TAMPA, Fla. – On her usual walk one recent Wednesday morning, Corey Jurgensen passed a gray bungalow, where two small quarantined boys sat on the porch. Their faces lit up.
“Daddy! Daddy! Come see,” they screamed. “There’s a unicorn outside!”
In an inflatable unicorn suit, Jurgensen, 40, waddled along, a hole for her face in the unicorn’s chest, the unicorn’s head bobbing side to side.
Jurgensen started walking around the historic Seminole Heights neighborhood dressed as a unicorn to boost spirits during this rough time – a sort of relief unicorn. And it worked.
“I do it when I can to give people a break,” she said, “and give them something to laugh about.”
People take out their phones to film as she passes, big smiles on their faces. She waves and keeps going, just shooting rainbows of joy.
It’s not easy being a mythical symbol of grace.
“I have to keep myself in a squat position,” Jurgensen said. For longer distances, she tucks her arms into the suit, so she doesn’t have to hold them up the whole time. On the side of the suit, a small fan blows air in from outside to keep it inflated.
But after 20 minutes of walking around, the costume turns into a sauna. About like being inside a baked potato. Sweat pools down in the ankles, especially when the temperatures are in the 80s.
This all started near Halloween, when Jurgensen went to Party City and bought the suit. Her inspiration: Squatty Potty Unicorn, the mascot for a toilet helper.
“I got it because I thought it was funny,” she said. With her black Labrador dressed as a mermaid, the Seminole Heights Unicorn made her first walk on Halloween. She wanted to get more than one use out of the suit, so she went out again on Christmas, then again on Valentine’s Day.
But people need her even more now. And she’s got nothing better to do.
Jurgensen works as a massage therapist, but her workplace has been closed for weeks.
“It’s hard to give massages from six feet away,” she said.
In the first week the state of Florida ordered non-essential businesses closed, the unicorn went out again.
Neighbors posted videos and pictures on social media, asking friends if they’d seen the mystery unicorn dancing down the sidewalk.
The neighborhood has always been quirky anyway. A few years ago, a prankster sent photos of a fake two-headed alligator to a local newspaper and the tabloid treated it like a real news item. For years, residents have reported sightings of “Wheelie Man,” an elderly biker with a frock of white hair who rides wheelies shirtless around the area. So a unicorn, while not exactly native, is also not entirely out of place in this part of Tampa.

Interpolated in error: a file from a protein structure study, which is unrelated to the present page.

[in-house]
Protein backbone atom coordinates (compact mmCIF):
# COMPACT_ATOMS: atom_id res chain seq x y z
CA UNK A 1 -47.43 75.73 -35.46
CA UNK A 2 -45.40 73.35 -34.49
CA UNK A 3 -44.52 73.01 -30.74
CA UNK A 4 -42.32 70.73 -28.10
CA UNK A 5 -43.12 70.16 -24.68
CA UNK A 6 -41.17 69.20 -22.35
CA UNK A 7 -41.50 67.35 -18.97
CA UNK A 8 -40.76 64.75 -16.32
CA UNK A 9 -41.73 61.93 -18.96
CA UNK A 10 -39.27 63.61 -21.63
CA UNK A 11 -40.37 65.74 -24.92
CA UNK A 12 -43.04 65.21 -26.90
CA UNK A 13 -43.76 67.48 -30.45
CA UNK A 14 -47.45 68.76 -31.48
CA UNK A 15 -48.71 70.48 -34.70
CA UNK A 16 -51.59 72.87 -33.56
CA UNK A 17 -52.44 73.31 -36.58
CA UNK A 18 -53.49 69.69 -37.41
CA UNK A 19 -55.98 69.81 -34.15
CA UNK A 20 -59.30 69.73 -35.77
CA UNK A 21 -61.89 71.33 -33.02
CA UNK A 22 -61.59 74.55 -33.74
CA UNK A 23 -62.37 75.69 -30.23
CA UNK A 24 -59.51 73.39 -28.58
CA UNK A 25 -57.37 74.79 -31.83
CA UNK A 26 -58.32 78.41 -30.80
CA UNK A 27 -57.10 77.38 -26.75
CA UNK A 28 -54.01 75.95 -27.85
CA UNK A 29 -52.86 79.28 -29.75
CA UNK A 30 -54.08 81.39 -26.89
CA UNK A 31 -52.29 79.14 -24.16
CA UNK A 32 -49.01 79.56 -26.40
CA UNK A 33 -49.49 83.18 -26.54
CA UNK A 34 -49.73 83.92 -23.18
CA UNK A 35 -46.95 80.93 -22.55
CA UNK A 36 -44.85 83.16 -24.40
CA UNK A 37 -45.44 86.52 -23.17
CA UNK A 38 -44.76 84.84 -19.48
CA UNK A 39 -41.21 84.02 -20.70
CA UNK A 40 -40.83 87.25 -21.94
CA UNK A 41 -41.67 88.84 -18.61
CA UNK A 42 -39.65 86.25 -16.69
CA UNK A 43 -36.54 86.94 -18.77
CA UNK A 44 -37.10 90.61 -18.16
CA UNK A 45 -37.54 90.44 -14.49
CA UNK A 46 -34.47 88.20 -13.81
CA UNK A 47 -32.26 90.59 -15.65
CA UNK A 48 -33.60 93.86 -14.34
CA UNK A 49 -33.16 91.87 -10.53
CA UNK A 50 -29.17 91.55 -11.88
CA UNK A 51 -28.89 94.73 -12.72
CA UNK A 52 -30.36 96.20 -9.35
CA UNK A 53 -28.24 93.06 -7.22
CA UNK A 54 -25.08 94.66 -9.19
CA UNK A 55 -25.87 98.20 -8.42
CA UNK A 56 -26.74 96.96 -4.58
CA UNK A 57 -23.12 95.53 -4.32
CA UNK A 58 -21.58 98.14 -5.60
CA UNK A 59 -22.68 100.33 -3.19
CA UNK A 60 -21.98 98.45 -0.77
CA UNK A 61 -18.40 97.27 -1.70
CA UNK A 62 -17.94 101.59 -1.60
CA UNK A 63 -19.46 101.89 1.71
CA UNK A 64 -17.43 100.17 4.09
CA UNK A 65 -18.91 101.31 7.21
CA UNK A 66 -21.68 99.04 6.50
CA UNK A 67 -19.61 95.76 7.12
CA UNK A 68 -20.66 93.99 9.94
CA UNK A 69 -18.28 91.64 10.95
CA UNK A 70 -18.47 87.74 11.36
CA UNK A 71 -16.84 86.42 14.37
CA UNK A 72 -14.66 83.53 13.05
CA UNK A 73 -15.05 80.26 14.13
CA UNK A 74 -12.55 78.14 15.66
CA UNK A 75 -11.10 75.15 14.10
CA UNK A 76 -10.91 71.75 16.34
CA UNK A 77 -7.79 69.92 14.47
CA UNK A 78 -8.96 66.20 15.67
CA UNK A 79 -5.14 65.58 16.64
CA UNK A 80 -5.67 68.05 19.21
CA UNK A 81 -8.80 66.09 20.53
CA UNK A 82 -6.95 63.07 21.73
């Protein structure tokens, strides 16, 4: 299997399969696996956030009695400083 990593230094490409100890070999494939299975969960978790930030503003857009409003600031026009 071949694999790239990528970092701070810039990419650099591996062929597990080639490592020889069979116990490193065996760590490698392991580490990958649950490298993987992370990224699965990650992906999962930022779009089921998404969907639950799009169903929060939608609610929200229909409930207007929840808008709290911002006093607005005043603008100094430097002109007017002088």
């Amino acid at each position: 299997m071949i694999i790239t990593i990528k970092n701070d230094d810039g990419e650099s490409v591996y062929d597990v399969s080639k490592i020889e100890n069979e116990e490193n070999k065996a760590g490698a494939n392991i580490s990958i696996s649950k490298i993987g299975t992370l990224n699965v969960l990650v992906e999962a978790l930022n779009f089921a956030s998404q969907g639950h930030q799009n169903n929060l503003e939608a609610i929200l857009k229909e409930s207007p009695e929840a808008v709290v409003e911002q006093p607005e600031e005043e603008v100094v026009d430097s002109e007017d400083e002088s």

Jurgensen has inspired at least two other inflatable unicorns, and now there’s a Seminole Heights Teddy Bear as well.
“I think it’d be funny if we all got together,” she said. Like an inflatable menagerie. She imagines something similar to the Beatles on the cover of Abbey Road, all crossing the street in a line.
Originally, the unicorn was for the kids, but Jurgensen noticed that the adults seem to need it more.
“The adults are more curious,” she said.
She stopped walking down Hillsborough Avenue, a busy four-lane road, because she almost caused a crash. Someone stopped to take a video, and the driver behind them almost didn’t notice, because they were staring too.
Jurgensen has lived in Seminole Heights for ten years. “The people are awesome,” she said. “They truly put the commune in community. We’re always helping each other out.”
When she’s ready to head back inside, Jurgensen unzips the suit from the front and the unicorn slowly deflates. Once, after undressing, Jurgensen walked back outside. She found a woman and her daughter looking for the fabled beast.
Jurgensen hustled inside and put the suit back on.
Asher Montgomery is a writer in Tampa, Florida.